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How to Facilitate a Meeting
What is a Facilitator?
The facilitator is the person in charge of the meeting. They
move the meeting along.
The Facilitator is Responsible for:
- Getting agreement on agenda and processes before and
during the meeting
- Conducting the meeting - makes sure the group keeps to
ground rules, time limits, etc.
- Guiding discussion
- Staying neutral, asking questions and suggesting ways to
approach parts of the agenda
- Making sure the group comes to decisions and work is
divided among members
- Keeping the group on track when they head off onto
- Watching the vibe of the meeting and helping to keep
- Making sure everyone participates and no one dominates
- Creating a safe and positive environment (protects
people from personal attack)
- Intervening if problems come up, dealing with concerns
- Creating a comfortable environment - using language that
makes everyone comfortable
Strategies for Good Facilitation:
- Ask person who put specific item on agenda to give a
brief introduction on important background information and
what they want done
- Give 5 minute warnings when moving on to another agenda
item. Appoint a separate timekeeper if necessary.
- Put off off-subject topics - Create a list (a "parking
lot") for items to be discussed at another time
- Paraphrase (repeat back in your own words) to check for
the sense of the discussion
- Help people avoid repeating themselves by summarizing
discussion and asking only for comments in areas that
haven't been mentioned
- Make suggestions for how to move forward - after
discussion has gone on for a while, try to summarize, look
for agreement or sticking points, and come to decision
- Ask questions
- Be positive and encourage full participation - make sure
everyone gets to speak, try to notice when someone is
- Focus on issues, not personalities
- Ask someone else to facilitate if you want to actively
participate in the discussion
- Check briefly for agreement before moving on - make sure
everyone understands decisions
Techniques for making decisions in meetings:
- Prioritizing (ranking items)
- Pro's and Con's
- Straw voting (informal poll to see where people are)
- Going around to everyone to check for the sense of the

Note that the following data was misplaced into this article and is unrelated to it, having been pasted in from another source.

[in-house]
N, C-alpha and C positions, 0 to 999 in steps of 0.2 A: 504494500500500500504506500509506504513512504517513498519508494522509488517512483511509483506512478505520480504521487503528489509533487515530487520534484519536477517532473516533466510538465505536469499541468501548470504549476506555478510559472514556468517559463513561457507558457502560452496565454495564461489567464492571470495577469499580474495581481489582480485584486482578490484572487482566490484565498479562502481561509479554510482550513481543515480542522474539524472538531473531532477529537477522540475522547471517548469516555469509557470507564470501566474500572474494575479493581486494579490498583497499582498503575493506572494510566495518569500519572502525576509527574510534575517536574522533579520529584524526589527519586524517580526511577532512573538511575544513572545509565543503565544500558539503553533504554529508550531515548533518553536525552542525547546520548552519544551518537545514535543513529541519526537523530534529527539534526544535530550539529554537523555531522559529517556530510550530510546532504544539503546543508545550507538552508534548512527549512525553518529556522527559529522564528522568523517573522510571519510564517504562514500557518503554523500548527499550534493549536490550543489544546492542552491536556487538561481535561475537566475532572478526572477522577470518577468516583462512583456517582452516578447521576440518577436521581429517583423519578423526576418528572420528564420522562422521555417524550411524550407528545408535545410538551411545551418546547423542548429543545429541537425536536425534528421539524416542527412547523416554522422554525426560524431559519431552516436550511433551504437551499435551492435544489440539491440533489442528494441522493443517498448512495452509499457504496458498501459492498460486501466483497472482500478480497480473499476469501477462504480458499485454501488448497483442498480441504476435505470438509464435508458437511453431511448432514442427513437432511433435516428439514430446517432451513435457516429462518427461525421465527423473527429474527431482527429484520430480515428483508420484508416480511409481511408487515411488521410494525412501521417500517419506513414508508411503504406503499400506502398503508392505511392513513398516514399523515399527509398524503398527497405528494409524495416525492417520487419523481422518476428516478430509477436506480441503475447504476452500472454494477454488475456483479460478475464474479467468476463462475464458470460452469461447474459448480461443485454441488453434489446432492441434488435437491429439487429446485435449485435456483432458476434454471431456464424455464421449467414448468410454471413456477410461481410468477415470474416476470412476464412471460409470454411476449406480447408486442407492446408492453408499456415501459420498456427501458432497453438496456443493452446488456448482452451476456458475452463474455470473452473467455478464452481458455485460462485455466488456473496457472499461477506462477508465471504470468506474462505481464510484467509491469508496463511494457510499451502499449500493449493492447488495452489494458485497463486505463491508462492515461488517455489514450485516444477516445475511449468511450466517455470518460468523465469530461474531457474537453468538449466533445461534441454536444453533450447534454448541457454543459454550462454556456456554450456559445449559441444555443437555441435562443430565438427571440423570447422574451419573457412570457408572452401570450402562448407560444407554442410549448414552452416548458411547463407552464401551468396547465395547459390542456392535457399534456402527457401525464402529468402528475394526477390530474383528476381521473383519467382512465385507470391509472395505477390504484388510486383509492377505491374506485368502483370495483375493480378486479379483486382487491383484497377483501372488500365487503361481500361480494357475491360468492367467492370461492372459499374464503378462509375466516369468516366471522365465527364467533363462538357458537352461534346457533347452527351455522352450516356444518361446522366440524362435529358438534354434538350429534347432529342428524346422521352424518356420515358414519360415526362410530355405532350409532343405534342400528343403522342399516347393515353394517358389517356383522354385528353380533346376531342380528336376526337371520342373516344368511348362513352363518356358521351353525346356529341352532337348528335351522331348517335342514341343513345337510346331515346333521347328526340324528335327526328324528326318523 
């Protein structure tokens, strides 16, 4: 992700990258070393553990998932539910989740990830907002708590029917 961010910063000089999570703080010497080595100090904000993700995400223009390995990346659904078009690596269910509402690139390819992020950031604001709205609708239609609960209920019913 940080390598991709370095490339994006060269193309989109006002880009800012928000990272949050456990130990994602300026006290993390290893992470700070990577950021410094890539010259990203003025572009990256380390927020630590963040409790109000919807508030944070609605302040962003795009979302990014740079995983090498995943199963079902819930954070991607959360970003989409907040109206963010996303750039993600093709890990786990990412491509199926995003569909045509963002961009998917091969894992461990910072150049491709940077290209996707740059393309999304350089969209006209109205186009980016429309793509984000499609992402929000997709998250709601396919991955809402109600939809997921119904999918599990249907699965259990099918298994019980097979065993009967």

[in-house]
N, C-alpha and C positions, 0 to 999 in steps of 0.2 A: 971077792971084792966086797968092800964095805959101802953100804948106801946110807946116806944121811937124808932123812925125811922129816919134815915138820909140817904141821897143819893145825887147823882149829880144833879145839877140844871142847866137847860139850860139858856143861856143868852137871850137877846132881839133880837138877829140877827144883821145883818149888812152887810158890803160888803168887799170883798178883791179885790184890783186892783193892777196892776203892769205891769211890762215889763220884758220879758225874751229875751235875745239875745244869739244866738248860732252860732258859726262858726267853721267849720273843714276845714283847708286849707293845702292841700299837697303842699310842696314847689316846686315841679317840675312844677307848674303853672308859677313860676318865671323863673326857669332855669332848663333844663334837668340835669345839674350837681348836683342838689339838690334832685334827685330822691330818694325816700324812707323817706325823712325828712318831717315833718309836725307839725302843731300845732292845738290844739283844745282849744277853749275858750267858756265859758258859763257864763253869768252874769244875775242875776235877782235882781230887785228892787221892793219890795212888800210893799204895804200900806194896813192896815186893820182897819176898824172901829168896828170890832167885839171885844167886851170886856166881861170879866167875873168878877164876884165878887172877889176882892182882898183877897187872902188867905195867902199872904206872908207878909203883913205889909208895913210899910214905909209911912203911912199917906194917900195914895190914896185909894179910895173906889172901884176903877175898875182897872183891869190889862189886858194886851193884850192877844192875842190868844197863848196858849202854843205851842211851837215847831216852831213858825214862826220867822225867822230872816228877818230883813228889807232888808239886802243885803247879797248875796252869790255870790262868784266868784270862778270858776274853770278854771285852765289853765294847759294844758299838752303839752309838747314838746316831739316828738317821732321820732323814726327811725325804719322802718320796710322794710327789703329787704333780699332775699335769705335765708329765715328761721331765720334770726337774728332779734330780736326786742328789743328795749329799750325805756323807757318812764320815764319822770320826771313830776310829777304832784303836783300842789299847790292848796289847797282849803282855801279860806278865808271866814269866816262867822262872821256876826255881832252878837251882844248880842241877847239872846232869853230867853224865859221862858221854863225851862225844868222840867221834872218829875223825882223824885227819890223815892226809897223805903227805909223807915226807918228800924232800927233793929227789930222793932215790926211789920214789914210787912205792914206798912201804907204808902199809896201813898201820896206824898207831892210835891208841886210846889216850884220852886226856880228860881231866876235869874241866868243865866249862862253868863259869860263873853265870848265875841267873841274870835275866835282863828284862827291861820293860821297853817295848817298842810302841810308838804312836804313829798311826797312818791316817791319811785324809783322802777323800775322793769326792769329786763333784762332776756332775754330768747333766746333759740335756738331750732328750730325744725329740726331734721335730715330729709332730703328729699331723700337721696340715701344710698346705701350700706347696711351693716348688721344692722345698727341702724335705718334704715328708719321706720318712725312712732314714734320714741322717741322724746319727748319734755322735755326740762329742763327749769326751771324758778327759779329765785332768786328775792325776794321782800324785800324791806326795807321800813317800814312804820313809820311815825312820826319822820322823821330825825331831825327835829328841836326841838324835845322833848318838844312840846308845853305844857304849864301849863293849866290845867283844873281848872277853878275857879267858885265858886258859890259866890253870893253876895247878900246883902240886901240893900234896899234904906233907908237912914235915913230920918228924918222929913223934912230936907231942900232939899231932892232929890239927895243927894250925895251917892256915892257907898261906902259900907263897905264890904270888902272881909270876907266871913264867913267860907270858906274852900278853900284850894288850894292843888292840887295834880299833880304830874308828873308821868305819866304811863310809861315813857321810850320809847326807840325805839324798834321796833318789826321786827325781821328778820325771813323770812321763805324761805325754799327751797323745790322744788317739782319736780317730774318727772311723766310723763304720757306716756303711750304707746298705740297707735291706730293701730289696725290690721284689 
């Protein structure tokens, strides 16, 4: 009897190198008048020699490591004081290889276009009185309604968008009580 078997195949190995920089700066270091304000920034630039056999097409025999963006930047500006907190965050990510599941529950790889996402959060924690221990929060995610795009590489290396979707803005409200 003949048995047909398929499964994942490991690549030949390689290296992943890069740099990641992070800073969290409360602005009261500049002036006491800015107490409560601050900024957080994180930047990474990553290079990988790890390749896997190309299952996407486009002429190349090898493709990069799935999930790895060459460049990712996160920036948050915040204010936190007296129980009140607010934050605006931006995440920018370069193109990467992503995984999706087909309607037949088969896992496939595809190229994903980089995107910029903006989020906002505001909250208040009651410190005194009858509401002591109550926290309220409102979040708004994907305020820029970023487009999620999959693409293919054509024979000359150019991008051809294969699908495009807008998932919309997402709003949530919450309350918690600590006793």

group This resource sheet was developed with help from
CompassPoint Non-Profit Services
Suggested Wording for Facilitating a Meeting
from the North American Students of Cooperation Cooperative
Education and Training Institute
- Make sure each agenda item is introduced by the person
responsible for it. This way everyone understands why the
item is being discussed. The introduction should include:
what information everyone needs to know and what needs to be
decided, and possibly pro's and con's.
Jane, could you please give us a
little background on this issue and tell us what action you
- Make sure everyone has a chance to speak.
I've noticed a few people have been
saying a lot on this issue; before hearing any more from
them, is there anyone who hasn't spoken yet who has
something to add?
- Encourage everyone to say what's on their mind. Try to
notice when people are holding back; that could make it hard
for them to come to a decision later.
I sense some hesitancy from folks
to speak openly on this issue; it's important we hear all
points of view, so I encourage everyone to be honest about
- Make sure people speak only on the matter at hand. If
other issues come up, keep track of them on a "parallel
agenda" and let people know that the group will return to
this agenda before the end of the meeting.
Joe, you're raising some good
points and I've noted them here; we'll come back to them
before the end of the meeting, but let's focus more directly
on the issue at hand.
- Encourage people to avoid repeating themselves and
others by summarizing discussion periodically.
So far, I've heard the following
objections raised... The arguments in favor of the proposal
seem to be... I've heard people propose the following
- Keep the meeting moving along. Remind people of time and
appoint a timekeeper if necessary. If designated time runs
out, ask the group to agree to spend more time on the issue,
postpone it until later in the meeting, or put the
discussion off until another meeting.
We're about to run out of the
designated time on this issue. Is there agreement to spend
another ten minutes to get a few more ideas on the table and
make a decision now, or should we postpone a final decision
until our next meeting?
- Encourage the group to take a break to restore energy or
I'm seeing a few people "resting
their eyes." Would anybody object to a five minute break to
get up and stretch and get some fresh air?
- After a topic has been discussed for a while, start
trying to move the group toward agreement by summarizing
discussion points, looking for common points of agreement,
identifying sources of conflict, etc.
I'm hearing most people agree
with...but there seems to be a few points of view
on...Perhaps we could focus on how to agree on these last
- Know when the group has reached a decision. Also know
when a group cannot reach a decision; suggest postponing a
decision when. . .a) the group needs critical information b)
the group needs to hear from others c) the group is not
I'd like to propose we postpone
this discussion because...
- Make sure everyone understands the decision.
Could we briefly summarize the
proposal that's being decided right now?
- If you want to participate actively in the discussion,
ask someone else to take over facilitating the meeting. If
you have a quick personal comment, signal to the group that
this comment comes from you personally.
I'm recognizing myself as speaker.
(Stand up or take some other physical action to
distinguish you are not speaking as facilitator.)
Courtesy of the
California GSA Network